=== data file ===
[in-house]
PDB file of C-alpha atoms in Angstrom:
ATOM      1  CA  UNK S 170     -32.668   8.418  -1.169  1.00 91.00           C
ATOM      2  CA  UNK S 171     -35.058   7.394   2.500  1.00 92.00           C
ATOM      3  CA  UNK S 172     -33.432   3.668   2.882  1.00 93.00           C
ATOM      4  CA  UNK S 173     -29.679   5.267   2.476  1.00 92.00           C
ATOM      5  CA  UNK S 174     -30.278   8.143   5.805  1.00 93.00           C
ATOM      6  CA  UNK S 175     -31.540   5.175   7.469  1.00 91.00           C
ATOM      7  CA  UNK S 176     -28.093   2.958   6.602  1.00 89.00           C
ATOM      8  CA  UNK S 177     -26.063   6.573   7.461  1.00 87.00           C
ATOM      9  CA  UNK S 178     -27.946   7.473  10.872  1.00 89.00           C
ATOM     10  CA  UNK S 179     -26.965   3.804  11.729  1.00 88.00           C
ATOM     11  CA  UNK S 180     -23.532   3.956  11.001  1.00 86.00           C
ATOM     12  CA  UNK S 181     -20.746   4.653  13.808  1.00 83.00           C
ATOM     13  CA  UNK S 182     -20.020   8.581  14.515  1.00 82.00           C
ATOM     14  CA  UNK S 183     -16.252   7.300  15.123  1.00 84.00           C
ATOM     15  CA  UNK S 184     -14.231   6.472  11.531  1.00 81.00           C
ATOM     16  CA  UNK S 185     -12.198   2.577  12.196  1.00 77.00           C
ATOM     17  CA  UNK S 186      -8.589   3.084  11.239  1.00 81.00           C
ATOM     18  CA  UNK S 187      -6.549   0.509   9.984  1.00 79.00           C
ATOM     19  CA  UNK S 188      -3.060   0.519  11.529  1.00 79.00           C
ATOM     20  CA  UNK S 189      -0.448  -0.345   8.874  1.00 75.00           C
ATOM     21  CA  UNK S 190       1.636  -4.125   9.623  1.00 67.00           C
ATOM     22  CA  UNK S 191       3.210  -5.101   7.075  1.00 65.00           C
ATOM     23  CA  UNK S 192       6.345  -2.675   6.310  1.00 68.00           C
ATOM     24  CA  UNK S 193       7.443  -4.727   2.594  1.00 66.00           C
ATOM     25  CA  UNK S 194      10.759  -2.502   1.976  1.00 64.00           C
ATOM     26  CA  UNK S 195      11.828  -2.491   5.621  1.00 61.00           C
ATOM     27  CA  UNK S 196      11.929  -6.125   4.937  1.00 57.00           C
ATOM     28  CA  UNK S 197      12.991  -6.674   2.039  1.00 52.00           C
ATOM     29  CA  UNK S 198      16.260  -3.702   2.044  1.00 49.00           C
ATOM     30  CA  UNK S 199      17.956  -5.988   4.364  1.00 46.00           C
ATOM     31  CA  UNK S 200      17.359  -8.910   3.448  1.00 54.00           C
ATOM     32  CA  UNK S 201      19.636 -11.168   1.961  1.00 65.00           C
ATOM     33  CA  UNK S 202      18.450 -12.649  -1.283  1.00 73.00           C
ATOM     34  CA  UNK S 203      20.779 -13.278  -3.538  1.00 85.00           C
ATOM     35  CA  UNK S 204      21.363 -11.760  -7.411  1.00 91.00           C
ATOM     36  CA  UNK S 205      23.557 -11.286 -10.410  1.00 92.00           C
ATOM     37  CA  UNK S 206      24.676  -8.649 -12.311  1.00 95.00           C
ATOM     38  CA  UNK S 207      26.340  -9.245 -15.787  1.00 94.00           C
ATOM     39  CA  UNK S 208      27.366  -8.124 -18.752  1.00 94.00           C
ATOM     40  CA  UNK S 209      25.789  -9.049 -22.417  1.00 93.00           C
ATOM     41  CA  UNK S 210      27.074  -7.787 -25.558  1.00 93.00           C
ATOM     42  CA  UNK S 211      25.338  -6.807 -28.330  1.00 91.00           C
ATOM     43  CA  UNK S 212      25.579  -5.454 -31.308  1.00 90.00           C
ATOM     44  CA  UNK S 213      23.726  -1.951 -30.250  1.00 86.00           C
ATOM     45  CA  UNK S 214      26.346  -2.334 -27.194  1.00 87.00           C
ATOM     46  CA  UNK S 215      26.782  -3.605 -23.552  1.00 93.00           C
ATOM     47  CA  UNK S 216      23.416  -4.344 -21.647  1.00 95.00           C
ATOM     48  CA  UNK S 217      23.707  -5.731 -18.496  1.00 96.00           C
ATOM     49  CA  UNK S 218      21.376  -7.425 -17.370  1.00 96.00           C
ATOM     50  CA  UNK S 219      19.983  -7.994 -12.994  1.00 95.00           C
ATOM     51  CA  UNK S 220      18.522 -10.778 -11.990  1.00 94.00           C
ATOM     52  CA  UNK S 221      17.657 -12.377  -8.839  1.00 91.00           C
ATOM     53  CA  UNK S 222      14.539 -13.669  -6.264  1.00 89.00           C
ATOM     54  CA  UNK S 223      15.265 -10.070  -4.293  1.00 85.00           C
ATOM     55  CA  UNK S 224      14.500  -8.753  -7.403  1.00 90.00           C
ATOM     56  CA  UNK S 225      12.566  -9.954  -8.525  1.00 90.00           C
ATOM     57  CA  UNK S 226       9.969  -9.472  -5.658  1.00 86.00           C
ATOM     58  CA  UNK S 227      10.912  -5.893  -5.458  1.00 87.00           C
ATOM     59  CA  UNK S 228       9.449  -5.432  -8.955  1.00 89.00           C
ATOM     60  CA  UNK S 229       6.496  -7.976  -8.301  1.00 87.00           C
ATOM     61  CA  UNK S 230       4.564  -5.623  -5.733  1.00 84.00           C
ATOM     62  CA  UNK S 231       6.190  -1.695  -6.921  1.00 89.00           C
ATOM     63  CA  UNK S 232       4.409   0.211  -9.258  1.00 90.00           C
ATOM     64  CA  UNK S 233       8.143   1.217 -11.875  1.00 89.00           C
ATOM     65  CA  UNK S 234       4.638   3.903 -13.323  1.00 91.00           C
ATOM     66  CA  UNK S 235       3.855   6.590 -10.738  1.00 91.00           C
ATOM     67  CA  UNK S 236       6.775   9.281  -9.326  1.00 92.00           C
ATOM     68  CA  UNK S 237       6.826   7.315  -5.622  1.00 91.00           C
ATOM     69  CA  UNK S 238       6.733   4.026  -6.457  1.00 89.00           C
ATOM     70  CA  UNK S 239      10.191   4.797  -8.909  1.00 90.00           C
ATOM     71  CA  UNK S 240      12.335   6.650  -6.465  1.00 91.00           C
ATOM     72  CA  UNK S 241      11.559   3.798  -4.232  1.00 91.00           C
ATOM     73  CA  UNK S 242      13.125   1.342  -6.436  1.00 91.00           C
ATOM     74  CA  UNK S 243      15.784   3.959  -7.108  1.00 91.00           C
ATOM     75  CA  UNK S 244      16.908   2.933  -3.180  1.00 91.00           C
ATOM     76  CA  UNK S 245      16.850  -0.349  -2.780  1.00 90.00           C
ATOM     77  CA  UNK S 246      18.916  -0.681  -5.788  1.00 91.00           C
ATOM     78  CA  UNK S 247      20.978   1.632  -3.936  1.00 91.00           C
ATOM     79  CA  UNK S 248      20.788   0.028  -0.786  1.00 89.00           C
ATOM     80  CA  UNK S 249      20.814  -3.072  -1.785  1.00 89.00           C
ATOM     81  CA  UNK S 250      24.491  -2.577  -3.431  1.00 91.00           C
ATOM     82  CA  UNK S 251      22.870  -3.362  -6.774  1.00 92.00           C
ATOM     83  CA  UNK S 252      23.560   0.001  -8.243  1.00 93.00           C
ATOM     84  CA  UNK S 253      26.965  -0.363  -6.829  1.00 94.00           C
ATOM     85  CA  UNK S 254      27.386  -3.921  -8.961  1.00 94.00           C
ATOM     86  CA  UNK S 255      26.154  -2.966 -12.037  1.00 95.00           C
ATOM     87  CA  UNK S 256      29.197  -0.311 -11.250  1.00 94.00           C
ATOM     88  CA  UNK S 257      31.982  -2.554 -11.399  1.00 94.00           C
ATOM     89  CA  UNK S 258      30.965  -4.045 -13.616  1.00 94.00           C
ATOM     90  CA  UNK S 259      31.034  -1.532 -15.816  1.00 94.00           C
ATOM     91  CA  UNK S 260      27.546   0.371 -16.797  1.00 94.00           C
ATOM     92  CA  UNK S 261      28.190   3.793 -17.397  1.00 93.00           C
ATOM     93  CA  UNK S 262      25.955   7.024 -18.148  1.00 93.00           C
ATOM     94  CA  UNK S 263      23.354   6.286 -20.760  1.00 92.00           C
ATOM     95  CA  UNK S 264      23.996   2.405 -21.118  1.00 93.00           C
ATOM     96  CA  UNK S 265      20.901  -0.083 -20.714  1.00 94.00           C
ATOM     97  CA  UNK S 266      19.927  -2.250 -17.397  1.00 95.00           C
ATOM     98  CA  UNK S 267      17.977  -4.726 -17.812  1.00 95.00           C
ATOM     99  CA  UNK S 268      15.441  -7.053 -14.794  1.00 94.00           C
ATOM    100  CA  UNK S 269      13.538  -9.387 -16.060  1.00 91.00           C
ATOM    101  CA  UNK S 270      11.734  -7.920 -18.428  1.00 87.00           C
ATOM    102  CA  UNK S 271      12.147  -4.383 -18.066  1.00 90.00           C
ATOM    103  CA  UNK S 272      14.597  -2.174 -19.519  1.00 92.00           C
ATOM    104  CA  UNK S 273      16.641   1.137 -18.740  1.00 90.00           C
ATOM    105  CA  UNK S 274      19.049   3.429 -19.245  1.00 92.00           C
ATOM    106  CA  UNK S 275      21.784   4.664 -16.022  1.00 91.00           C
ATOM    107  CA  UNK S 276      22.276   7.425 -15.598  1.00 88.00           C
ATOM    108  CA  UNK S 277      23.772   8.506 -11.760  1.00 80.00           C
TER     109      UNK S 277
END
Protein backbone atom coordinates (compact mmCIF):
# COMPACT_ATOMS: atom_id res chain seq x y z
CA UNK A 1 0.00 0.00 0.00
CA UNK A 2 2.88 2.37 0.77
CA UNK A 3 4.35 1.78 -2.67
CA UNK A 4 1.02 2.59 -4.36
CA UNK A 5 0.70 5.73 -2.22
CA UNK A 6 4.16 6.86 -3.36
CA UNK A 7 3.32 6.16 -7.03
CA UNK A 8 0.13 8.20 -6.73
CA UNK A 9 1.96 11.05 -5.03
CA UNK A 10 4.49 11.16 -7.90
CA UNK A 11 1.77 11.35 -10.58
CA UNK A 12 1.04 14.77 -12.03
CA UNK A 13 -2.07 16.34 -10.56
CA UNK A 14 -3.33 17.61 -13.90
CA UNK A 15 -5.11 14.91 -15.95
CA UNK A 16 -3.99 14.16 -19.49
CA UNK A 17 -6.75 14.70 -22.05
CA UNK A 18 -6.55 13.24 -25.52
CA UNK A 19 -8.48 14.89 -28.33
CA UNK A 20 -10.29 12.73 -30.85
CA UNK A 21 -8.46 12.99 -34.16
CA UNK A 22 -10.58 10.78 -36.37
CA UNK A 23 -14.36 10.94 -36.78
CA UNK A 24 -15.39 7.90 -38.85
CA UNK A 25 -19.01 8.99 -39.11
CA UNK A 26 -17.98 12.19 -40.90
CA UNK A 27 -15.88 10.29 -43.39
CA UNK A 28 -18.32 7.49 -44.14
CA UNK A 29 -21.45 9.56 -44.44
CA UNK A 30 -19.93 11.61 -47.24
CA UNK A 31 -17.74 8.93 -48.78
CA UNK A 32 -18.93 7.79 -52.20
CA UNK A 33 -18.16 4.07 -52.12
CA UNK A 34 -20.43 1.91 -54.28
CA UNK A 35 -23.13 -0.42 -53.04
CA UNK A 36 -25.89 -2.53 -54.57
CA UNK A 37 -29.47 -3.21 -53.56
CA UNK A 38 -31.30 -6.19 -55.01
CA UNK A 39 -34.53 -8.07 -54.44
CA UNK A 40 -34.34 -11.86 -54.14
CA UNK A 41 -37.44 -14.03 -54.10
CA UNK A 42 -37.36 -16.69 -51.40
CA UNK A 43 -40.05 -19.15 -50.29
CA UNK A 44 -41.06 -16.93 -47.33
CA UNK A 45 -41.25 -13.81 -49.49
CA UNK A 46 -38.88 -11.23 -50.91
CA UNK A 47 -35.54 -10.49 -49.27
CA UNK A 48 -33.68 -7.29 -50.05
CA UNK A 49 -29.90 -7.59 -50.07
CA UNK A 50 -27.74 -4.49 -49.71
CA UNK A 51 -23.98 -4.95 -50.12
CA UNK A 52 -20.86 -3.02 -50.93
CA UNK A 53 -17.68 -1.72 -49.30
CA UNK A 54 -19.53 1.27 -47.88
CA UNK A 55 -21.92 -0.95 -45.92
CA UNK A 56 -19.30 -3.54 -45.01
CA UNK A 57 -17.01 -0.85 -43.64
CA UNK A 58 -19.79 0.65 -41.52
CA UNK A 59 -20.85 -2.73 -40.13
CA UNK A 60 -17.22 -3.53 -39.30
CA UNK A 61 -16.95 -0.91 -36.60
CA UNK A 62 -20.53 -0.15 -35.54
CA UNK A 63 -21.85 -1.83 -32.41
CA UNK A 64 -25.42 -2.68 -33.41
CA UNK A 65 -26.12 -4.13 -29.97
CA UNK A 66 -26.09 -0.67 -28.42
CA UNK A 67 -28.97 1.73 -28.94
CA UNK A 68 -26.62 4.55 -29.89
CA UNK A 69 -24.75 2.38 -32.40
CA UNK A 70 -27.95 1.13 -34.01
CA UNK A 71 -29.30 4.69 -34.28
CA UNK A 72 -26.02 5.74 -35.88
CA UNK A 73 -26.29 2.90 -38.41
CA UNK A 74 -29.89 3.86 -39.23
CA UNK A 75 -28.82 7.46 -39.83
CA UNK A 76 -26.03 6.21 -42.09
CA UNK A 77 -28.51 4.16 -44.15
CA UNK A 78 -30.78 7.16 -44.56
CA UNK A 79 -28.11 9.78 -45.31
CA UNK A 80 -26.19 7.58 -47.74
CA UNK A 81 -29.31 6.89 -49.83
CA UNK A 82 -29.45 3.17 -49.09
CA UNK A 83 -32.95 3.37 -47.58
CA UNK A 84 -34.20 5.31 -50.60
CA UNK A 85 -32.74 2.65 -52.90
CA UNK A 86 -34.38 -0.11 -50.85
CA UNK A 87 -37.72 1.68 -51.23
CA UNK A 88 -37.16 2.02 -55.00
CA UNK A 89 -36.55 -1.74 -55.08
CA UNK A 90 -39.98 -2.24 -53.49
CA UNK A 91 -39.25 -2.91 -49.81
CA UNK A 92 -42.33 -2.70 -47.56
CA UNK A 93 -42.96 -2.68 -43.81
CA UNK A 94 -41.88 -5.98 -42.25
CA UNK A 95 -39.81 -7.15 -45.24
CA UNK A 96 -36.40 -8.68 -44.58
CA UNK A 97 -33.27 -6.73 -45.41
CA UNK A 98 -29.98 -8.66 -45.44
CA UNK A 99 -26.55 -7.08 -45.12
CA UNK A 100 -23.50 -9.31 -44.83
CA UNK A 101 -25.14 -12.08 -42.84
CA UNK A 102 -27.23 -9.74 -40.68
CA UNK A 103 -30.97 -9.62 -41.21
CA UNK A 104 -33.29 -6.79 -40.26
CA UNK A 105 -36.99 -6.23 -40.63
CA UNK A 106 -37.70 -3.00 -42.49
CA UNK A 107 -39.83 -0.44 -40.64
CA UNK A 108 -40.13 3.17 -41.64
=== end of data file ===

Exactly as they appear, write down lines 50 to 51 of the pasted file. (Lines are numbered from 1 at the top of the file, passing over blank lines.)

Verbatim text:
ATOM     48  CA  UNK S 217      23.707  -5.731 -18.496  1.00 96.00           C
ATOM     49  CA  UNK S 218      21.376  -7.425 -17.370  1.00 96.00           C